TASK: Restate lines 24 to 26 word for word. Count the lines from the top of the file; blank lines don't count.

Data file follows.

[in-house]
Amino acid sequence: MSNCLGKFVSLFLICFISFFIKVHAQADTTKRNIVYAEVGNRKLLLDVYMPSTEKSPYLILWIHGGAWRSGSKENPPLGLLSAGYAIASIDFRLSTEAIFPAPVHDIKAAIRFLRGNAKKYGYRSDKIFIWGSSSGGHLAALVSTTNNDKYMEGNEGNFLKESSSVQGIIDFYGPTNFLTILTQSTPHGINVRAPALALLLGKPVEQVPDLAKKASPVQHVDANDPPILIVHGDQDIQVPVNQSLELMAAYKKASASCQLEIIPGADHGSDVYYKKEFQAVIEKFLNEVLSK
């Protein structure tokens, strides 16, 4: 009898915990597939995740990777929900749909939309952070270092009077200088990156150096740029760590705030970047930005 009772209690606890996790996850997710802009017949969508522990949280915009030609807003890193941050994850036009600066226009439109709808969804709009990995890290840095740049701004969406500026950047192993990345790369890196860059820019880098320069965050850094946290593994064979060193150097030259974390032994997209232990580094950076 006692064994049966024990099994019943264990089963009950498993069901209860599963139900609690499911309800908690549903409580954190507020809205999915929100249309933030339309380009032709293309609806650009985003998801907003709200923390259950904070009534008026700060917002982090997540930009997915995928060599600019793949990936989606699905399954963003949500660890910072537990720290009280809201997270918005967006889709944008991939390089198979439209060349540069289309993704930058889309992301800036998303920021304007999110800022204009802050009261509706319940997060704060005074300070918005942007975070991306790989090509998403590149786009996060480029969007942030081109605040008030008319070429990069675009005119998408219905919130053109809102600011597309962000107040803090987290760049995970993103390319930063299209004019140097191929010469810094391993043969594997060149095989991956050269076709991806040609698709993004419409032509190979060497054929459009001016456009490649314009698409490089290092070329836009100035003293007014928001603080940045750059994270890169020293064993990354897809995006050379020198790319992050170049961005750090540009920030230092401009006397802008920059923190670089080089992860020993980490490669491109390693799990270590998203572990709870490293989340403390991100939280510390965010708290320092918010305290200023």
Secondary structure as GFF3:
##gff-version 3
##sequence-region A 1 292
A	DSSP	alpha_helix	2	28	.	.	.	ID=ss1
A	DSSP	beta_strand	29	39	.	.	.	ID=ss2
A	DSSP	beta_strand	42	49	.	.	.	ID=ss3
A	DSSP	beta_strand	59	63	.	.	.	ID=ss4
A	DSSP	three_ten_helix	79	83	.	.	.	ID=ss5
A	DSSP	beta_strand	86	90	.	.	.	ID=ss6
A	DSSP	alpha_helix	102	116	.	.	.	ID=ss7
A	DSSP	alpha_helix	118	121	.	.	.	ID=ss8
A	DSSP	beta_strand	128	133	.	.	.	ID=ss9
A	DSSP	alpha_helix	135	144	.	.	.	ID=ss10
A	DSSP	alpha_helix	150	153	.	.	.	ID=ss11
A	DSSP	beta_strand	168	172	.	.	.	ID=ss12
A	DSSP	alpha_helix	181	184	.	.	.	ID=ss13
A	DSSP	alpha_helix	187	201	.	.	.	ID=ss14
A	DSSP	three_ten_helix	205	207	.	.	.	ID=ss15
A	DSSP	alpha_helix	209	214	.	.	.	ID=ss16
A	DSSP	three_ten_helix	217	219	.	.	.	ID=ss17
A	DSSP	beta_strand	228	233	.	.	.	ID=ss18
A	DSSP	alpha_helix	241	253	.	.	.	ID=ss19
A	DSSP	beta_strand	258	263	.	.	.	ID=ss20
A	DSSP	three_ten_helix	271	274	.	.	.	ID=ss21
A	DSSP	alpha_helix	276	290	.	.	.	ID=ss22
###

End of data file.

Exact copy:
A	DSSP	beta_strand	228	233	.	.	.	ID=ss18
A	DSSP	alpha_helix	241	253	.	.	.	ID=ss19
A	DSSP	beta_strand	258	263	.	.	.	ID=ss20